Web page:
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Semin Reprod Med. 2018 Sep;36(5):265-272. doi: 10.1055/s-0038-1676849. Epub 2019 Apr 4.

Human Reproductive Cell Cryopreservation, Storage, Handling, and Transport: Risks and Risk Management.

Author information

1
Northwell Health Fertility Laboratories, New York, New York.
2
Reproductive Medicine Unit, GynePro Medical Centers, Bologna, Italy.

Abstract

Millions of human oocytes and embryos are stored in thousands of locations across the globe. This inventory continues to grow as cryopreservation becomes more successful and more widely applied. The results of studies assessing pregnancy and neonatal outcomes following frozen embryo transfer (FET) have been encouraging, showing lower incidences of small for gestational age neonates and preterm birth compared with fresh transfers. However, many of these studies have also shown that the odds of large for gestational age births and macrosomia are higher after FET. The origin of these conditions remains unclear. Cryostorage presents many potential risks to the cryopreserved cells/tissues, including loss of viability and contamination, but risks are faced also by care providers-for example, injury and financial liability-and by patients-for example, accidental loss of their reproductive tissues, the burden of embryos they no longer wish to use and failing to meet their contractual obligations. Studies are urgently needed to explore and understand all dimensions of cryostorage to help ART clinics develop effective strategies to manage associated risks. The future of cryostorage, as for many other areas of ART and medicine, is automation.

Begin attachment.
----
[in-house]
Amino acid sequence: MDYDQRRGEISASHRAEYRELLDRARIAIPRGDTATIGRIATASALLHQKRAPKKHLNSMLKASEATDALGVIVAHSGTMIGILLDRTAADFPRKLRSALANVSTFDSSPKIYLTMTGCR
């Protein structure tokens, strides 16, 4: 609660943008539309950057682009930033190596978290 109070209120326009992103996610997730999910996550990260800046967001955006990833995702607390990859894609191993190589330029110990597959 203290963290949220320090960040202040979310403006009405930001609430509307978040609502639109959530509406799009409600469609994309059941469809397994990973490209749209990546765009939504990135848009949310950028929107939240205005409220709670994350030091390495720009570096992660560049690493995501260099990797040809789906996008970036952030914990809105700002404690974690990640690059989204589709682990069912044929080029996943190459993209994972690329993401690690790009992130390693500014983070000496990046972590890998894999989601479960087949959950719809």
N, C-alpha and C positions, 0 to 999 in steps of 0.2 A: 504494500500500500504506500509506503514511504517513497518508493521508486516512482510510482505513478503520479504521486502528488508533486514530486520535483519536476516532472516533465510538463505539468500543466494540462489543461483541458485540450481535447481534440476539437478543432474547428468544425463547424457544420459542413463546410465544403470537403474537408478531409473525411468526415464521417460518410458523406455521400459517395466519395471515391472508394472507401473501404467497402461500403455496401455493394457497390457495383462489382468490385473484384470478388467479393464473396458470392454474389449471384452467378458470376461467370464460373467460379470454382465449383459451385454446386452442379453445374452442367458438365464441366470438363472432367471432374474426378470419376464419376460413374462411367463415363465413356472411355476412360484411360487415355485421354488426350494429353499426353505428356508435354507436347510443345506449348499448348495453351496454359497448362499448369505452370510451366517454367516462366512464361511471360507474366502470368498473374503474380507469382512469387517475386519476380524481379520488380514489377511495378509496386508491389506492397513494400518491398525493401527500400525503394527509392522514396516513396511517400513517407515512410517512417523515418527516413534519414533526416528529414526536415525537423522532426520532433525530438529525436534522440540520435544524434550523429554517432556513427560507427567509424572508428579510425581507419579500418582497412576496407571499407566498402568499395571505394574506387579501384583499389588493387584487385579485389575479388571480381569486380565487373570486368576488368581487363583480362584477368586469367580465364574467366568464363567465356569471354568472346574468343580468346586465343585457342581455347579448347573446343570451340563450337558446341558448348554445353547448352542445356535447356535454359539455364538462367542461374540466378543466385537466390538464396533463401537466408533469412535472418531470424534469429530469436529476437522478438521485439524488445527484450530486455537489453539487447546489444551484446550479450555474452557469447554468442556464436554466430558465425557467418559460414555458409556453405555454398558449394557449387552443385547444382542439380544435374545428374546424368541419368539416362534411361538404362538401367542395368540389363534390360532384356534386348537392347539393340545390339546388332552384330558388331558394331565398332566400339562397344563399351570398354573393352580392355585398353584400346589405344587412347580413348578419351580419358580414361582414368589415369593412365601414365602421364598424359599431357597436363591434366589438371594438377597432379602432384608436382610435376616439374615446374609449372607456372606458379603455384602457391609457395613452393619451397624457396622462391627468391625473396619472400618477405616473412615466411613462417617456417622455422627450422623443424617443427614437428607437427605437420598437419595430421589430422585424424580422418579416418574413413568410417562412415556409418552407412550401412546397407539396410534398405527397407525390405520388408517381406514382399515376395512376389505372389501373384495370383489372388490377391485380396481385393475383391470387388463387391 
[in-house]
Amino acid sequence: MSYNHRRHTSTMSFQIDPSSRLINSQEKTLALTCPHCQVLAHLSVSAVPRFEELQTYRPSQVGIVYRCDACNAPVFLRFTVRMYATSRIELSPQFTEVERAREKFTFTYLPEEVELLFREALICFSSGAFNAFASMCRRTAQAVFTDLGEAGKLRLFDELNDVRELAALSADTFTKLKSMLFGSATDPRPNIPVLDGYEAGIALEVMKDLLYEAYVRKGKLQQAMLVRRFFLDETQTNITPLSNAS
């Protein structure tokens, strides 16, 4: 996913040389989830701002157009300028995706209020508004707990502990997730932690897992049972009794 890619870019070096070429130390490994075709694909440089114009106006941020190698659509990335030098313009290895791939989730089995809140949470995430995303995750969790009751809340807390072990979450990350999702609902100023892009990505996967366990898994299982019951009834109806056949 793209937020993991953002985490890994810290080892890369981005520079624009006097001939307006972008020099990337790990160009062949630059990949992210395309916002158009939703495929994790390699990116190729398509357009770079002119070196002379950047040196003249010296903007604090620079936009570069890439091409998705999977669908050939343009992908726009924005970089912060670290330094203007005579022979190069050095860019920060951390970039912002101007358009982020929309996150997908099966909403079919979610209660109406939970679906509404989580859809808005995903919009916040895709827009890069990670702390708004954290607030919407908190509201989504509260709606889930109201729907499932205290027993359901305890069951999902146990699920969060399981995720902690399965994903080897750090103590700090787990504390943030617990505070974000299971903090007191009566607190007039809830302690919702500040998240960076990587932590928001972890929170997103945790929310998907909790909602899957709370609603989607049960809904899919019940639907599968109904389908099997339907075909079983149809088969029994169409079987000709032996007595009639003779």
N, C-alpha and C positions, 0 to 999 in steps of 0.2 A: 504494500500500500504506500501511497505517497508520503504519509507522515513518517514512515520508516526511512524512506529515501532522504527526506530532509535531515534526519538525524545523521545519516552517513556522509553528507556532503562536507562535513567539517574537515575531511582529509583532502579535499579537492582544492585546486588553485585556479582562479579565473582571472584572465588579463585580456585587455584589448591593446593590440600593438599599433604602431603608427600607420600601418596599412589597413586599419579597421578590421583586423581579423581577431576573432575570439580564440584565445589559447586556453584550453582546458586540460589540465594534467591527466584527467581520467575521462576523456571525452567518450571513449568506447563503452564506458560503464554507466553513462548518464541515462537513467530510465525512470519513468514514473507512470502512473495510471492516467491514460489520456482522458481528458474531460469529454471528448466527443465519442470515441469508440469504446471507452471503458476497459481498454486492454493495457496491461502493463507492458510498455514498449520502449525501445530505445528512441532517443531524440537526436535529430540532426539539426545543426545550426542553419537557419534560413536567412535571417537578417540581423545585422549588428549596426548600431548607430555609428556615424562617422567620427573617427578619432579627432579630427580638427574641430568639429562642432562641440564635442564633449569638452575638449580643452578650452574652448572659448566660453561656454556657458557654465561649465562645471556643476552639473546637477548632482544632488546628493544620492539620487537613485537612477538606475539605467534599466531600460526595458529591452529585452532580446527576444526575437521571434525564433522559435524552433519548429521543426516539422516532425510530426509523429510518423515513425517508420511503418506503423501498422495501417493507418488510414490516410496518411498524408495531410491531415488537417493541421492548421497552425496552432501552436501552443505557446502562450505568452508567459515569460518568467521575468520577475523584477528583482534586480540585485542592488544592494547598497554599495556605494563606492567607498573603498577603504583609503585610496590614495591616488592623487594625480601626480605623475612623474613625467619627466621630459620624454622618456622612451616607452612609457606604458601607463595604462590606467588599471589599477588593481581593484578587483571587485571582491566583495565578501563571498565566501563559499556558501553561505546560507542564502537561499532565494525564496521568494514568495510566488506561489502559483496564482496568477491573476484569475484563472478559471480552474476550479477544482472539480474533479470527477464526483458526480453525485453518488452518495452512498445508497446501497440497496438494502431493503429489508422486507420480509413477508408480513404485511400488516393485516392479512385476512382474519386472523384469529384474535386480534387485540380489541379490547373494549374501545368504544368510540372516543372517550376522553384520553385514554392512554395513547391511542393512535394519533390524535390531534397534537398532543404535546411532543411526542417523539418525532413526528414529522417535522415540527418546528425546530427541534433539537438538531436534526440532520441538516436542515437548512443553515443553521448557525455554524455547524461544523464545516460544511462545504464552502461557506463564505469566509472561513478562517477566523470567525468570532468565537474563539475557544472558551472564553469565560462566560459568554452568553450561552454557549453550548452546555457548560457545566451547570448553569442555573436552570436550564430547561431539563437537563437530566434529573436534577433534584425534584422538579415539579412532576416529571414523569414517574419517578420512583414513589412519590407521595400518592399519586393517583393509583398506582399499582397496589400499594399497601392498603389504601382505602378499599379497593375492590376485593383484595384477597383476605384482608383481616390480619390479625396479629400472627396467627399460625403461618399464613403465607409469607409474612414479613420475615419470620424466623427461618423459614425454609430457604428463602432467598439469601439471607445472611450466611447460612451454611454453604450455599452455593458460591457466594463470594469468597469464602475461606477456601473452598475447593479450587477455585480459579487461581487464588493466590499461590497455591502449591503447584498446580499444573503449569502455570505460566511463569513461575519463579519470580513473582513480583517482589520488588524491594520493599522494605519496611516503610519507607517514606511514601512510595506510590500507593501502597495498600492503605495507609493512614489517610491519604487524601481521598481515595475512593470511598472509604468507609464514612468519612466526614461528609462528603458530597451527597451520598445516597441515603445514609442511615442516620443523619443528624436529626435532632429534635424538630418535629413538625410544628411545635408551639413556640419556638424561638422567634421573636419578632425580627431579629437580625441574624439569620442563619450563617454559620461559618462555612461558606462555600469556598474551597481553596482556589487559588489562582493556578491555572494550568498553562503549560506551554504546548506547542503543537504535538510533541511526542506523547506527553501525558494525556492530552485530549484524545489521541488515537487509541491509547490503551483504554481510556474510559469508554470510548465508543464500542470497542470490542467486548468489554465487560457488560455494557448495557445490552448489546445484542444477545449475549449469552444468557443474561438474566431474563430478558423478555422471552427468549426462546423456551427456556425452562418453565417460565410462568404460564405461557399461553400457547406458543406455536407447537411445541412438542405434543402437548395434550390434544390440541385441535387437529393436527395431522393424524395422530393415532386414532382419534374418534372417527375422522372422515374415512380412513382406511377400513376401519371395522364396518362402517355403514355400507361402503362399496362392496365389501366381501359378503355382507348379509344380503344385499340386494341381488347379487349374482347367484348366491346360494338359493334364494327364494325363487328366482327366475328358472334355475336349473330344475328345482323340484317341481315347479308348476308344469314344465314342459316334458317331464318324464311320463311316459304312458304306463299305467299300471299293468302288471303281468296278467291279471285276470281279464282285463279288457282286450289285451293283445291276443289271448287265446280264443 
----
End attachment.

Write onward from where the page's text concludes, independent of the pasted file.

PMID:
30947342
DOI:
10.1055/s-0038-1676849

Conflict of interest statement

Disclosure The authors report no conflicts of interest in this work.

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